Picking an exchange-traded fund (ETF) could be an overwhelming task. There are thousands of ETFs out there (7,602 to be exact). How do you find the right one to fit your investment strategy and goals? Here are three simple tips to help you chose the right ETFs for your portfolio.
Everything starts with asset allocation
Asset allocation is the first and most crucial decision you should make about your portfolio.
What is asset allocation? It is a mix of different types of investments you hold – stocks, bonds, real estate, and other investments.
Each ETF is based on an index or an asset class. You can find this information in the description or overview section. Whatever ETF you pick should be in line with the asset allocation strategy you created.
For example, if you decided to have a 60/40 portfolio (an asset allocation strategy where you invest 60% of your funds in stocks and 40% in bonds), you would put 60% of your money in stock ETFs and 40% – in bond ETFs.
Take the time to look under the hood and see if the top holdings, sector, and country breakdowns make sense. Do they match the asset allocation you have in mind?
It might also be a good idea to invest in an ETF based on a broad, widely followed index rather than an obscure index with a narrow industry or geographic focus.
You are trying to diversify and lower your risk, so investing in something like BUZZ, the newest social media sentiment ETF, for example, might not be the best move for your retirement portfolio.
Okay, you narrowed it down to a couple of candidates. What do you look for?
Every ETF has an expense ratio. It is essentially the main “cost” of the fund. The rule of thumb is that the less expensive ETFs are usually a better bet. Any fees you pay eat into your investment return, so investing in ETFs with a low expense ratio is vital.
What is low, you ask? An industry average expense ratio is 0.25%, according to Morningstar. An average expense ratio for Vanguard’s ETF is just 0.06%.
The average expense ratio for actively managed mutual funds is between 0.5% and 1.0%, to put things in perspective.
Let me tell you something – 1% is a lot! Paying an expense ratio of 1% will cost you 26% of the value of your portfolio over 30 years.
Also, keep an eye on any other fees. A good rule of thumb – there should be no other fees besides the expense ratio. If you have to pay something additional, it’s coming out of your returns.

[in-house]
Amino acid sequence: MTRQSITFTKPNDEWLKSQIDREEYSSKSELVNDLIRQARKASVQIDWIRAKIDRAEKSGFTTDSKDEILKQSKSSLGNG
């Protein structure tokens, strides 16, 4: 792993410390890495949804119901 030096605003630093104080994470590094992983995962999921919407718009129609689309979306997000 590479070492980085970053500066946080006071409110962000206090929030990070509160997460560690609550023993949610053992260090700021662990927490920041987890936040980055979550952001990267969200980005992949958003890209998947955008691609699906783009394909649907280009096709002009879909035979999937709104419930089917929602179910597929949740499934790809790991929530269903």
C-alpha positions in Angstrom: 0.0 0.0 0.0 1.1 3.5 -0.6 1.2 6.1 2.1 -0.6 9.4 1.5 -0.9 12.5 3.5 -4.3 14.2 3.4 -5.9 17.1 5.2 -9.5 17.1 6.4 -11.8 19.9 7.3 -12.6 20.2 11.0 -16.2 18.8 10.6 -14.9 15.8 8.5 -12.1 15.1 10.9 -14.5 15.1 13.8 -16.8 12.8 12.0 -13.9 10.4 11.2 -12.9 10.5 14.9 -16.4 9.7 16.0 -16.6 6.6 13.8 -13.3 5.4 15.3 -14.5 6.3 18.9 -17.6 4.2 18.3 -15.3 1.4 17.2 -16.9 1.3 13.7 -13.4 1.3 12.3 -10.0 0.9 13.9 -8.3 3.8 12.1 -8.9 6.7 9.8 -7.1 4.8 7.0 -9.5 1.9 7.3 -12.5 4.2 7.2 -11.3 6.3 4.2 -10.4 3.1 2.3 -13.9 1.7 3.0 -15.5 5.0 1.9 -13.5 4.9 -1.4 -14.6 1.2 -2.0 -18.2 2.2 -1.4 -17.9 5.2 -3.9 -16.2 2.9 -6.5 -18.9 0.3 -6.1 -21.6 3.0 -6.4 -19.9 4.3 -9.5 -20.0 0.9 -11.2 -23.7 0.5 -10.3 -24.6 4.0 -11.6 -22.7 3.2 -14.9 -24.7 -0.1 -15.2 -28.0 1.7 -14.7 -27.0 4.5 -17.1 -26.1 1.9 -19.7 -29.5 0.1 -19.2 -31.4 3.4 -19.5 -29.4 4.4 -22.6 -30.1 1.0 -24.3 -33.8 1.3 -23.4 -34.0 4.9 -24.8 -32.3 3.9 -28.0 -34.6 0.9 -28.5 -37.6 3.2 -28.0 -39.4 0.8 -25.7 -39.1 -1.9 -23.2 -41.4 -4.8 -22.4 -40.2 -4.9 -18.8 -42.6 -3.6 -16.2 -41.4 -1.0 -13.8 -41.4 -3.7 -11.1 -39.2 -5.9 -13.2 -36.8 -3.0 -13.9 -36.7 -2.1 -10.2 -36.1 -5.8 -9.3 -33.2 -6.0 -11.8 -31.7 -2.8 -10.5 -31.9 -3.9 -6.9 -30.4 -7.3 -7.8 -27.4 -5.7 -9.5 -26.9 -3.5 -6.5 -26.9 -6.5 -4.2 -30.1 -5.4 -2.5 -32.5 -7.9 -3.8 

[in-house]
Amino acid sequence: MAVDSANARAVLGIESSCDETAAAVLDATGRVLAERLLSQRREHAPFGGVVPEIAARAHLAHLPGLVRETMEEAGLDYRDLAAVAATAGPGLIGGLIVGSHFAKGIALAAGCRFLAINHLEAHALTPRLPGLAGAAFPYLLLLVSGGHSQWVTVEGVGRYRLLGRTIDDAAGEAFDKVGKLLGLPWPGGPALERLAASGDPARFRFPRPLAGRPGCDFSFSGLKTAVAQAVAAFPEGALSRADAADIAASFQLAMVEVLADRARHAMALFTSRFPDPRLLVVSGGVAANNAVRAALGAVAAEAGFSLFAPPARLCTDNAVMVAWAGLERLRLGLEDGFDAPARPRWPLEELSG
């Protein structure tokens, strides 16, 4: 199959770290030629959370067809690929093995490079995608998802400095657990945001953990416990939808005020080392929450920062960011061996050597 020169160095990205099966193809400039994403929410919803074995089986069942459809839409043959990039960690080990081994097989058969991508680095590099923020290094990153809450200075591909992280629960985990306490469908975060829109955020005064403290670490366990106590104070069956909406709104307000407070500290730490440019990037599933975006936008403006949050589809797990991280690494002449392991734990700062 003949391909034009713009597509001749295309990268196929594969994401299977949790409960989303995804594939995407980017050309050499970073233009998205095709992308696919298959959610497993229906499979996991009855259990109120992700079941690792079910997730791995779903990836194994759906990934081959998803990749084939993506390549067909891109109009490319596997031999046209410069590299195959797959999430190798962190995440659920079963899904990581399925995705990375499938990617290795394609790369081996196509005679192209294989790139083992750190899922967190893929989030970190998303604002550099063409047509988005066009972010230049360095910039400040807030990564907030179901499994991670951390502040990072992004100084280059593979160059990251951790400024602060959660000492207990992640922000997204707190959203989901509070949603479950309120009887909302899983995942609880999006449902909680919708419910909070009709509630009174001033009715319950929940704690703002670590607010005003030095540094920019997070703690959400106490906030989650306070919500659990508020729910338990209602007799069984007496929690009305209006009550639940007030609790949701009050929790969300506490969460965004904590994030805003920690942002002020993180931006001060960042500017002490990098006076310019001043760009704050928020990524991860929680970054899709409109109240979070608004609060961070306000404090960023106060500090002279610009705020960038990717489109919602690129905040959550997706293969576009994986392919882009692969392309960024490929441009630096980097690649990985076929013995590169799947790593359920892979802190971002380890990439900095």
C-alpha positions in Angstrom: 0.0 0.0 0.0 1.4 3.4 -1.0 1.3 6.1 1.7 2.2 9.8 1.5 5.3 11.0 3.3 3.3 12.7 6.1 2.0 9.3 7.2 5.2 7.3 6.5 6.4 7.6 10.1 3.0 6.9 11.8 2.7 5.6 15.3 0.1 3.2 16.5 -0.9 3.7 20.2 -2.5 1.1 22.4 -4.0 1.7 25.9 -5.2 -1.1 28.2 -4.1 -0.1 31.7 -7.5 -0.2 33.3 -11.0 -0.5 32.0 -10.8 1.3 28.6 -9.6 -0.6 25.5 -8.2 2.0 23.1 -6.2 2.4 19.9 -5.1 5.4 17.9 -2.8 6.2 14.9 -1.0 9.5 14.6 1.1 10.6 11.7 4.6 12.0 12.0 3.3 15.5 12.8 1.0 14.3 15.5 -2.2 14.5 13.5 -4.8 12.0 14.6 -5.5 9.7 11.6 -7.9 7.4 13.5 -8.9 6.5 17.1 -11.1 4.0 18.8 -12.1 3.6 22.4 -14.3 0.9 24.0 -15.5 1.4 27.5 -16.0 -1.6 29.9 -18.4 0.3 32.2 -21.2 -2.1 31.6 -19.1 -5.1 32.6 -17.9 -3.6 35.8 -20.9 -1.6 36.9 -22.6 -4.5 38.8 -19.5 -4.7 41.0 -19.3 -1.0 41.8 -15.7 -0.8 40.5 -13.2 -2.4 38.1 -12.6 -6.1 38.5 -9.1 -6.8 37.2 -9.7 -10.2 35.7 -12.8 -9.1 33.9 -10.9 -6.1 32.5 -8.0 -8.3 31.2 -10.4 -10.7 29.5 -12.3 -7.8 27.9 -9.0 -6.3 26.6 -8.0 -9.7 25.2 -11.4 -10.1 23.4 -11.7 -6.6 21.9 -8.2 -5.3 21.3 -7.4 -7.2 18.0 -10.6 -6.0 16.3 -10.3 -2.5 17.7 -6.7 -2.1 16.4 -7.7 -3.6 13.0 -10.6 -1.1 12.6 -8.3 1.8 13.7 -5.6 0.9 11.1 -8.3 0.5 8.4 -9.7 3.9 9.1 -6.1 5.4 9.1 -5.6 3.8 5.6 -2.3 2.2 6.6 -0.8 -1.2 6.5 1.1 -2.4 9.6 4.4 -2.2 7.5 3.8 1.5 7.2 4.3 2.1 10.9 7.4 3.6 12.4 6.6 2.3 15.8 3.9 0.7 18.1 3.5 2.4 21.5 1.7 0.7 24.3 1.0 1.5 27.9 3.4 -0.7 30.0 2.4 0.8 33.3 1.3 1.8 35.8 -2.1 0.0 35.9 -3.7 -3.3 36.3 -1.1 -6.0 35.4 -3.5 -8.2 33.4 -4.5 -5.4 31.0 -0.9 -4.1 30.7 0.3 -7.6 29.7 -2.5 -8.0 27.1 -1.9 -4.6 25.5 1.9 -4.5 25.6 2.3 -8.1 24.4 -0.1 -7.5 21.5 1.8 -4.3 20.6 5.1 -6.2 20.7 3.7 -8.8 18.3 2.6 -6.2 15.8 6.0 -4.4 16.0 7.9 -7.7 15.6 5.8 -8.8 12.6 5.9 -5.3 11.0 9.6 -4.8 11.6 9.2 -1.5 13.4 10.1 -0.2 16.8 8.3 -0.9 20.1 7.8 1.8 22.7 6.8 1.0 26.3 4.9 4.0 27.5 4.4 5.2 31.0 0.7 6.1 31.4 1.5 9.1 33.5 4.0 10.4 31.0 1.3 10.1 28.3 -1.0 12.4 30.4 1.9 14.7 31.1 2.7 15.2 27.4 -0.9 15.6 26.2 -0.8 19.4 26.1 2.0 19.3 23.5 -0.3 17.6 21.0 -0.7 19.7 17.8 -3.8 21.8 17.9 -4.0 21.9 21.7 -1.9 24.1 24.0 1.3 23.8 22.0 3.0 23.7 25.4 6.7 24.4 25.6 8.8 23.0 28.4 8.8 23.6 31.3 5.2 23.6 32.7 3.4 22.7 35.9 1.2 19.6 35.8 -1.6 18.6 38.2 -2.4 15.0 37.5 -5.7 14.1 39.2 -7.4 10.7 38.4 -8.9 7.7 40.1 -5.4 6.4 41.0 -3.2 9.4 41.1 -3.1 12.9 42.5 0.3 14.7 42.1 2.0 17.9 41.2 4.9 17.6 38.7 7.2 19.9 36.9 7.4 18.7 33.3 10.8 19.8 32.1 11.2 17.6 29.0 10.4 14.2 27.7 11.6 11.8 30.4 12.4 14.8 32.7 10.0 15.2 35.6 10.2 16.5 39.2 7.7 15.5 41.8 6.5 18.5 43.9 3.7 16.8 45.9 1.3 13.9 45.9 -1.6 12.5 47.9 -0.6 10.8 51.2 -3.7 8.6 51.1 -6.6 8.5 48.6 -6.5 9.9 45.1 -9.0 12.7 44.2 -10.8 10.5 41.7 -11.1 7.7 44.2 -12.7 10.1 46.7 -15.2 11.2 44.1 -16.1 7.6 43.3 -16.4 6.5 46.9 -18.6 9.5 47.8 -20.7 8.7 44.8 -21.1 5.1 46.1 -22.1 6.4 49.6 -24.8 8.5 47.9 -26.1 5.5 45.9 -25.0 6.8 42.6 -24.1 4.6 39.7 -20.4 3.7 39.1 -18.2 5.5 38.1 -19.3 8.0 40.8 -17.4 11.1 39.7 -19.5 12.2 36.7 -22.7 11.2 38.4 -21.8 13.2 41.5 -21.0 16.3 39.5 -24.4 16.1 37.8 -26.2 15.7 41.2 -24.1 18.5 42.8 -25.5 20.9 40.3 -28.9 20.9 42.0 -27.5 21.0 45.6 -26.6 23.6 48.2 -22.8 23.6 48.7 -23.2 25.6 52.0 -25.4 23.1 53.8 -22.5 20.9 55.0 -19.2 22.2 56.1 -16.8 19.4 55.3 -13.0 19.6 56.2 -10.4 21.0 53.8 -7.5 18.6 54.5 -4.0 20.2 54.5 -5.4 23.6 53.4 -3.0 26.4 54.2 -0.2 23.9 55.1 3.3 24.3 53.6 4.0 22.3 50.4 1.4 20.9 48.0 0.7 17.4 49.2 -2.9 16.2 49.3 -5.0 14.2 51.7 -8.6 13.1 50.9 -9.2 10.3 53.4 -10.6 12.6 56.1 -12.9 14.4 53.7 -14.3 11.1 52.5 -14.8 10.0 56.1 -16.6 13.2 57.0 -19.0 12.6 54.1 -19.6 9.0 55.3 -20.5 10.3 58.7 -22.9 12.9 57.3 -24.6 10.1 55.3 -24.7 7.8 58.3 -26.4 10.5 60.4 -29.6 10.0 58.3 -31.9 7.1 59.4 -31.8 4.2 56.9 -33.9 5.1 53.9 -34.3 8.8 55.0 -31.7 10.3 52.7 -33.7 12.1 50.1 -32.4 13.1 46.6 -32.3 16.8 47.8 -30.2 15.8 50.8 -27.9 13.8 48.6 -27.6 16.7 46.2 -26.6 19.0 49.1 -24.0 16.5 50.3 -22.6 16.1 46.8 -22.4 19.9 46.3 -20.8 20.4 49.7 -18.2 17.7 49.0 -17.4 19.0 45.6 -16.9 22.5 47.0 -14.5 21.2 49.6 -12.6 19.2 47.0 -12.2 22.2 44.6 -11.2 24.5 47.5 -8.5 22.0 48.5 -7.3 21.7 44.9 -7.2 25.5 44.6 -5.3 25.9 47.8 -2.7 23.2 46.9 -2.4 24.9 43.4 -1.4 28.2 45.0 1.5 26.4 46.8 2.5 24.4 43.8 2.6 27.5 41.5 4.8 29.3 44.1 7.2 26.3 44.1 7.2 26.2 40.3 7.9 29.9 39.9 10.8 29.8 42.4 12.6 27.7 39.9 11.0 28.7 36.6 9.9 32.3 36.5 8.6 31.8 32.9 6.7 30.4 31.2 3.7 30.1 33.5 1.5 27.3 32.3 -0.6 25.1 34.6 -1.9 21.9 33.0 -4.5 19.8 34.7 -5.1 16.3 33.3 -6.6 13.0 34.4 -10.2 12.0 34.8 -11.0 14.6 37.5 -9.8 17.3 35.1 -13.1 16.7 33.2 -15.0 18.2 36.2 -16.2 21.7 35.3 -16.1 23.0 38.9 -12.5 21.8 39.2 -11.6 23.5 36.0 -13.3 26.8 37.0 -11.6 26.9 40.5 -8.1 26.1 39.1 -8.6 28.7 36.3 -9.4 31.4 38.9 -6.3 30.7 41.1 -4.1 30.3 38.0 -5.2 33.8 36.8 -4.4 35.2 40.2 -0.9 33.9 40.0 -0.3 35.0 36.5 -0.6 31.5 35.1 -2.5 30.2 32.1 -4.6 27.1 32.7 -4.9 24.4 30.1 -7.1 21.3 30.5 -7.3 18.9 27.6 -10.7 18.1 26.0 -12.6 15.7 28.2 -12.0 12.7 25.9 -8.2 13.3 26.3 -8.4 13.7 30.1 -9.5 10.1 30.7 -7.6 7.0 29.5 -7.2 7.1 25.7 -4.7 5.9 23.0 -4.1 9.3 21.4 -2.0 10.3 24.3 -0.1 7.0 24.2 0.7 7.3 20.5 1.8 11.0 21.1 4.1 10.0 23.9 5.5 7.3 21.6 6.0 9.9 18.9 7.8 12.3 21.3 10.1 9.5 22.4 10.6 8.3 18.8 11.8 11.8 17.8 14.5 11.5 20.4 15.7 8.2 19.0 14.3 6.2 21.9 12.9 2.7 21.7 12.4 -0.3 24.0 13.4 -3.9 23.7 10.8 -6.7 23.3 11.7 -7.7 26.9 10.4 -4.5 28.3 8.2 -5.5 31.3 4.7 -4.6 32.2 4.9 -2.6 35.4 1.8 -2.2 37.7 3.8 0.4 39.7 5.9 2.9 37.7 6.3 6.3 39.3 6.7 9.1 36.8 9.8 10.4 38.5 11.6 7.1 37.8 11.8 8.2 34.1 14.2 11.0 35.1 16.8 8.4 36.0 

Finally, I would like to address the argument “you get what you pay for.” In the case of investing in ETFs (or mutual funds, for that matter), the opposite is true. Many studies support the idea that funds with lower fees usually perform better than funds with higher fees—a win-win for us, individual investors.
Let’s move on to the next point.
Level of assets
When it comes to ETFs, size matters. You should look at the fund’s total net assets. Steer clear of ETFs with less than $100 million under management. My comfort level is around $300 billion. I am very risk-averse.
The size is essential because it provides liquidity – how easily can you get in and out of the investment close to the market price.
Liquidity is crucial during the market sell-offs. A less liquid ETF will most likely go down in price more than a larger, more liquid one during a sell-off.
Here is an example of how large the funds are that I invest in. The smallest fund is $305bn, and that’s my comfort level. You might be different; just be aware of the additional liquidity risks.
Trading volume is another excellent indicator of liquidity. The more trading volume an ETF has, the better the chance of getting the price you want when you buy or sell.
The top 100 ETFs have a daily trading volume of over 3 million, so that’s a good rule of thumb.
The bigger picture
Picking an ETF is like selecting your significant other. You want to get it right because you’ll, most likely, keep it for life.
Take the time to research expenses and fees, fund’s assets and holdings, and trading volume to increase your chances of success.
Last but not least, make sure that an ETF fits well into your asset allocation strategy.
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